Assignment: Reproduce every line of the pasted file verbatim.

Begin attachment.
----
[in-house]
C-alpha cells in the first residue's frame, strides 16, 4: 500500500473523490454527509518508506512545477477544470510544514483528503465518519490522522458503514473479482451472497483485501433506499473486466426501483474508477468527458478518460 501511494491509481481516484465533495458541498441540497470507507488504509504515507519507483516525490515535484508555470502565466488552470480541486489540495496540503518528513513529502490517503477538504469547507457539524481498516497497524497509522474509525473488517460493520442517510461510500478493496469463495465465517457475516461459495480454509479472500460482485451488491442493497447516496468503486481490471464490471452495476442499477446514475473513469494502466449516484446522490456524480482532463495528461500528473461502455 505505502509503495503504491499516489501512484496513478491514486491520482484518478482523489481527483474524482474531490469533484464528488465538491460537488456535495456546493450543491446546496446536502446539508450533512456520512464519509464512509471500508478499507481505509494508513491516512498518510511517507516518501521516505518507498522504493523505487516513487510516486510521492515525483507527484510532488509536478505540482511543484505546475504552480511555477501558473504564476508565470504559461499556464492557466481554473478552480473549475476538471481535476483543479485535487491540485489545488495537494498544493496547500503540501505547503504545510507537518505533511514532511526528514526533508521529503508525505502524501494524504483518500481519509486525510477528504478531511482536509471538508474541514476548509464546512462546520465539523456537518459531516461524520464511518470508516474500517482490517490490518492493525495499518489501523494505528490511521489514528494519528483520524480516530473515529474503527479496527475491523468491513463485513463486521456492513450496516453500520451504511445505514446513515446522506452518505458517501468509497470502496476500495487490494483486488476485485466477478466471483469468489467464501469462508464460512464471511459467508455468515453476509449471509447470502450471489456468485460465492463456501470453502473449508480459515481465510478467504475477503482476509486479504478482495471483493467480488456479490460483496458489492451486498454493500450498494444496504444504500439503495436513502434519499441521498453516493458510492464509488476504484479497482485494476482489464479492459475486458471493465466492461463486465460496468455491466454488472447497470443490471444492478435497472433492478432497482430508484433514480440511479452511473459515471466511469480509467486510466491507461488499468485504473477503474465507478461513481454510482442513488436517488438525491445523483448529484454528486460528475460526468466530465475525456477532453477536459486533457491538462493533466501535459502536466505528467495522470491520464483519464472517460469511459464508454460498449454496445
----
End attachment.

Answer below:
[in-house]
C-alpha cells in the first residue's frame, strides 16, 4: 500500500473523490454527509518508506512545477477544470510544514483528503465518519490522522458503514473479482451472497483485501433506499473486466426501483474508477468527458478518460 501511494491509481481516484465533495458541498441540497470507507488504509504515507519507483516525490515535484508555470502565466488552470480541486489540495496540503518528513513529502490517503477538504469547507457539524481498516497497524497509522474509525473488517460493520442517510461510500478493496469463495465465517457475516461459495480454509479472500460482485451488491442493497447516496468503486481490471464490471452495476442499477446514475473513469494502466449516484446522490456524480482532463495528461500528473461502455 505505502509503495503504491499516489501512484496513478491514486491520482484518478482523489481527483474524482474531490469533484464528488465538491460537488456535495456546493450543491446546496446536502446539508450533512456520512464519509464512509471500508478499507481505509494508513491516512498518510511517507516518501521516505518507498522504493523505487516513487510516486510521492515525483507527484510532488509536478505540482511543484505546475504552480511555477501558473504564476508565470504559461499556464492557466481554473478552480473549475476538471481535476483543479485535487491540485489545488495537494498544493496547500503540501505547503504545510507537518505533511514532511526528514526533508521529503508525505502524501494524504483518500481519509486525510477528504478531511482536509471538508474541514476548509464546512462546520465539523456537518459531516461524520464511518470508516474500517482490517490490518492493525495499518489501523494505528490511521489514528494519528483520524480516530473515529474503527479496527475491523468491513463485513463486521456492513450496516453500520451504511445505514446513515446522506452518505458517501468509497470502496476500495487490494483486488476485485466477478466471483469468489467464501469462508464460512464471511459467508455468515453476509449471509447470502450471489456468485460465492463456501470453502473449508480459515481465510478467504475477503482476509486479504478482495471483493467480488456479490460483496458489492451486498454493500450498494444496504444504500439503495436513502434519499441521498453516493458510492464509488476504484479497482485494476482489464479492459475486458471493465466492461463486465460496468455491466454488472447497470443490471444492478435497472433492478432497482430508484433514480440511479452511473459515471466511469480509467486510466491507461488499468485504473477503474465507478461513481454510482442513488436517488438525491445523483448529484454528486460528475460526468466530465475525456477532453477536459486533457491538462493533466501535459502536466505528467495522470491520464483519464472517460469511459464508454460498449454496445